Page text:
Saul Leiter: Finding Beauty is a first glimpse of the scope of work to be revealed by the Saul Leiter Foundation. The Foundation was recently established in his New York studio following his death at the age of 89 in 2013.
The London gallery exhibition at HackelBury Fine Art features painted works on paper, including painted photographs, notebook covers and boards torn from sketchpads and watercolour blocks. All very small in scale, the tiniest fragments are raw edged female portraits, which show a particularly intimate and personal glimpse into the interior world of Leiter’s studio apartment. The vision of beauty and poetry he found on the busy and gritty streets of New York in the 1950’s is well known. However, his earliest project, the watercolour and gouache paintings which he worked on continuously from the 1940’s until his death, is still largely unknown.
Rather than chasing fame, fortune and artistic recognition, it was enough for him to live a simple life, to ‘keep the lights on’ as he often said. To live life as an artist on his own terms, and for it’s own end – no more, no less. This spirit comes through in everything he created, in particular here the irrepressible nature of his relationship with paint, and his absolute delight in colour. Leiter created many conventionally ‘finished’ works that can be seen in the exhibition, but his enjoyment of painting often spilled over to every surface in his everyday life – letters received and sent, the covers of books and sketchpads, even the flattened insides of grocery boxes; he used everything, and kept everything. There was a democracy in his choice and range of materials which elevated the everyday. His refusal to edit his output in any way also denied any series or piece more value than the others – his archive in that sense becoming a work of art in itself. Many of his works and studies were created incrementally over a period of decades, a few brushstrokes at a time; a lifelong installation piece that deserves to be uncovered and enjoyed at a similar pace.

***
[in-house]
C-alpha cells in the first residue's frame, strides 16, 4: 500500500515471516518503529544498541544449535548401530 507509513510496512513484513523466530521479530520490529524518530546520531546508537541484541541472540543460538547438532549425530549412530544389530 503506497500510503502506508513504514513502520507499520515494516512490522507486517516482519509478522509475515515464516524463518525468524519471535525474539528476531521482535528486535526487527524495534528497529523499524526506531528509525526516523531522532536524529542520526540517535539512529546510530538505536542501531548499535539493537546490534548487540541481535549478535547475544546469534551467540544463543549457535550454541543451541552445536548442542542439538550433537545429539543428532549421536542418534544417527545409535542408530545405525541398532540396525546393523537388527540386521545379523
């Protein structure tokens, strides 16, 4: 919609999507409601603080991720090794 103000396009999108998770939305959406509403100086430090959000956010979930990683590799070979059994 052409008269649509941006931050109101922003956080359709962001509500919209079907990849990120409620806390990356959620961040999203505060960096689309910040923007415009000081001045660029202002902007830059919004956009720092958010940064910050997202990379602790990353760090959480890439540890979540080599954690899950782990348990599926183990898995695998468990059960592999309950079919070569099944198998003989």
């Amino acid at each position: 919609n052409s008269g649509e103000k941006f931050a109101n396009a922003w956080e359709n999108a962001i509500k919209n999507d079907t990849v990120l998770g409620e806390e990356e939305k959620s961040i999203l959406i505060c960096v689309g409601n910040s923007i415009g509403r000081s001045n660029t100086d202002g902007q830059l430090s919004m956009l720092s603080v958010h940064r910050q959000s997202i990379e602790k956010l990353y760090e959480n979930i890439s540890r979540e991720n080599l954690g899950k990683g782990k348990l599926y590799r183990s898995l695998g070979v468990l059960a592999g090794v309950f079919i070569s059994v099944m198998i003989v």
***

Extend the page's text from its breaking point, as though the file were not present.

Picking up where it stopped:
The scale of the works and the exquisite detail does ask that we step in closer, and doesn’t by any means shout to be heard… just like Saul, if you had the pleasure of meeting him, with an eyebrow raised, a shrug of his shoulders and a quiet chuckle at the absurdity of modern life.